Pepperland

Pepperland
Mark Morris Dance Group
Zellerbach Auditorium, UC Berkeley
September 28-30, 2018

Music like we ain’t never heard! Dance, OK!

Ethan Iverson, the musical director for the Mark Morris Dance Group has done an ingenious job of translating, transforming and re-presenting “Sgt.Pepper’s Lonely Hearts Club Band.” His notes on the ‘take’ of the older music is given a written exposition in the Cal Performance program. Among the other details, he has taken the regular rhythms of “When I’m Sixty Four,” putting a ‘5’ rhythm between the 6 and the 4.The dancers use all the counts, so the piece becomes chorus line mayhem. Delightful!

Iverson’s music group consists of outstanding instrumentalists and singers. They are Clinton Curtis, vocals; Sam Newsome, soprano saxophone; Jacob Garchik, trombone; Rob Schwimmer, theremin; Iverson, piano; Colin Fowler, harpsichord/organ; Vincent Sperrazza, percussion. This ain’t the lonely hearts band expected; this is great music!

Morris is a master choreographer of steps, phrases and jokes. With the twelve musical numbers he chose, he has given the masterful, technically skilled, charming group a variety of musical hall dance, nightclub dance, bits of ballet and modern dance and a general ‘good show’ event. Men dance together, as do women. There are lifts and flops, costume changes, character impersonations and spectacular solos (particularly some by Lesley Garrison). Each and every member of the 15 dancers have the opportunity to ‘pull down the house’… and they each do.

The chorus line number, “When I’m Sixty Four” seemed to appeal to the audience most. Probably many of them are that age…and older. The mixed rhythms executed so deftly as the company performed the “Rockettes-like” number, brought laughter of recognition of both the melody and the movement reference. All of the twelve selections were lively and danced with the skill so well known to this company.

Mica Bernas, Sam Back, Durellr. Comedy, Brandon Corny, Domingo Estrada, Jr., Lesley Grarrsin, Bauren Grant, Sarah Haarmann, Laurel Lynch, Dallas McMjjuray, Brandon Randolph, Nicole Sabella, Christina Sahaida, Billy Smith, Noah Vinson. BRAVO ALL!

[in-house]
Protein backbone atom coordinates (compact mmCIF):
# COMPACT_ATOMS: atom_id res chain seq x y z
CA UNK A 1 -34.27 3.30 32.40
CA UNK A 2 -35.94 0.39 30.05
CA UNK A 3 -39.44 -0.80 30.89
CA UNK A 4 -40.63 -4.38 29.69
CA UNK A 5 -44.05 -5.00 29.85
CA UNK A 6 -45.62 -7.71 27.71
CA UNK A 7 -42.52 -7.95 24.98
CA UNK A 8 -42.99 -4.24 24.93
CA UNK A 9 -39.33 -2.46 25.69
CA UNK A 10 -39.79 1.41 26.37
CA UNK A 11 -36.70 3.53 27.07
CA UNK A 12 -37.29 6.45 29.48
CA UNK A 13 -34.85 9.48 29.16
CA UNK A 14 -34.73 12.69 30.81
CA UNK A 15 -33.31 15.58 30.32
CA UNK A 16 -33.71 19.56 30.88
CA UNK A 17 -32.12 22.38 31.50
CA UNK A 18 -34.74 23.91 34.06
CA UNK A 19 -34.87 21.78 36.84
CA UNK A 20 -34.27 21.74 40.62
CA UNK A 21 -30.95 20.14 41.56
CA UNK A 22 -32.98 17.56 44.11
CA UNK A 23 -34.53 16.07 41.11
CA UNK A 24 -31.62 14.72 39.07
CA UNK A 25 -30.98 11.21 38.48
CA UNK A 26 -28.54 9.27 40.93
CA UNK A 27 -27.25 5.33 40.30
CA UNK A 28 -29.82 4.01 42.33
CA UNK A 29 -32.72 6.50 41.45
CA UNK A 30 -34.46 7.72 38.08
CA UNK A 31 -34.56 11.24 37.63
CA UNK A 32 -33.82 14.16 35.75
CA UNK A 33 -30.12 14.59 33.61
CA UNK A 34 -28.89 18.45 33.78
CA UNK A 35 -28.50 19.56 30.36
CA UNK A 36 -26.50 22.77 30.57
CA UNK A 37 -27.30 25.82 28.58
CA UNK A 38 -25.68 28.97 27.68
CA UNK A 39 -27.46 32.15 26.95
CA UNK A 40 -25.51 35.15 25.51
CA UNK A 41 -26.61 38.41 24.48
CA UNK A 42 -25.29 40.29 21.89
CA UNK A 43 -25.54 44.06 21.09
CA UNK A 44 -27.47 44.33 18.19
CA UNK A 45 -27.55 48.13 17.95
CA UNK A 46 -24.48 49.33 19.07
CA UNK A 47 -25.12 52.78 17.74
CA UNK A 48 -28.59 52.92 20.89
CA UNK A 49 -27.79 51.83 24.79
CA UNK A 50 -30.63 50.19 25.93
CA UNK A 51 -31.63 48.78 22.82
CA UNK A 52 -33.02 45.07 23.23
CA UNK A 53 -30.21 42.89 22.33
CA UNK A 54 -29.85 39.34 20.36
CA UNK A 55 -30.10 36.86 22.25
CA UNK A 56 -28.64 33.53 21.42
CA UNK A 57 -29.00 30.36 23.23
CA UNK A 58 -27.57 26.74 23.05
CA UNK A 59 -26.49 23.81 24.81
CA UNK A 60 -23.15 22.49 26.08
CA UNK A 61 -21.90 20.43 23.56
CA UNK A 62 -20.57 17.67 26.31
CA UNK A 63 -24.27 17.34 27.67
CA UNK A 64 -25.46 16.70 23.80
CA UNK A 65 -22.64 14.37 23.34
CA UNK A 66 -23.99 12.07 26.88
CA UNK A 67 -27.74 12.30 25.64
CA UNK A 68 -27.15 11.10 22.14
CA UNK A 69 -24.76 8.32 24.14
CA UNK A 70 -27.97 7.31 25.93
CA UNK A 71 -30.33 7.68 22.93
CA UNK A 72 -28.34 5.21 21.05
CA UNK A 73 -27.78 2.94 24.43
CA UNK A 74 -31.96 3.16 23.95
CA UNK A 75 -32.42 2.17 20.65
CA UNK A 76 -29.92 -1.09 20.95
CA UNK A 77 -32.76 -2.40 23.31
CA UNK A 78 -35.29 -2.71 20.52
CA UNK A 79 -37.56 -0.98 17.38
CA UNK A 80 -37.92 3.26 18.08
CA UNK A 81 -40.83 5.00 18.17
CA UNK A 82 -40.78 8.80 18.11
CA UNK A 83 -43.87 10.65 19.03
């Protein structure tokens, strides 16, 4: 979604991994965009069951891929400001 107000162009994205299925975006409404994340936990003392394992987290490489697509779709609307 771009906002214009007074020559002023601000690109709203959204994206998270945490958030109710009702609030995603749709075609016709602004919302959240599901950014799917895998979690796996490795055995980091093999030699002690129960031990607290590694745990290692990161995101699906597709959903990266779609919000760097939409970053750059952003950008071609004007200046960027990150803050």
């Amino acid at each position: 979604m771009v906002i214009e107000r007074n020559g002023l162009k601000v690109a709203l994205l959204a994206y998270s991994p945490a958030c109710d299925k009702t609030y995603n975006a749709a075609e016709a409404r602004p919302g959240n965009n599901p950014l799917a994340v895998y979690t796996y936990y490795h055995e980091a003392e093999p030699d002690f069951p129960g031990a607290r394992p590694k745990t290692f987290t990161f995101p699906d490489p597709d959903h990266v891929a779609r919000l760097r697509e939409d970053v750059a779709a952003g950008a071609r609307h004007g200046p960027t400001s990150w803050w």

Special mention goes to Elizabeth Kurtzman, whose costume designs in brilliant costumes recalling the styles of fifty years ago, bring delight and charm to the dances.

Joanna G. Harris

Charles Slender-White “Death”

FACT/SF
CounterPulse, San Francisco
September 27-October 13, 2018 8 PM

“From extremely delicate to the wildly unhinged’

…is how artistic director/choreographer Charles Slender-White describes his production of “Death.” Using a long series of carefully choreographed phrases, he and his company perform those phrases over and over, as soloists and as groups, repeating the lunges, twists, falls, fascinating technical steps and stillness.

Slender-White starts the evening collecting small lights that the audiences has previously received. He charges these and puts them in a large jar filled with water. As he does this, he recounts the death of his mother, which, one assumes, motivates this work. He cites that he regards the work as “collective mourning for performers and audience alike.” He carries off a large plastic, headless reconstruction of the human body.

Like the messenger in the Greek myth, Charon, an usher appeared in the upper area of the theater where the audience viewed the solo performances of the each company member. The usher, using her flashlight, guided the individual from the theater to a showplace studio below where the event continued. The usher made the journey 40 times. Her slow, careful pace and detailed organization was fascinating choreography.

The basic phrases, now repeated by the group, grew in dynamics, range and force. There were episodes where the dancers sat in chairs, then fell forcibly to the ground. At one point, Slender-White let out a deep throated scream. Finally, each company member carried in a plastic body form (as seen earlier), put a light inside it and placed in it a pile. After their exit, a curtain fell.

All of the company is to be congratulated on their skill, their concentration, their devotion to the detailed execution of each dance phrase and its timing. The music accompaniment (Radiohes, W.A. Mozart, Ida Corr, Ryoji Ikenda, Max Richter) seem not to be a factor in their timing: they moved in unison with a great intuitive group sense . The event seemed long. It was long, almost one and three quarter hours. But then, death, we can presume, is long.

The dancers are: Keanu Brady, Michaela Burns, Kegan Marling, Morganne Mazeika, Catherine Newman, LizAnne Roman Roberts, Isabel Rosenstock, Charles Slender-White and Amanda Whitehead.Lighting Design: Dari Andrew Packard & Del Medoff: Dramaturge: Seth Eisen: Set Design Catherine Newman and Charles Slender-White.

Death” is an adventure well worth the evening’s experience. It provokes contemplation and admiration. Bravo!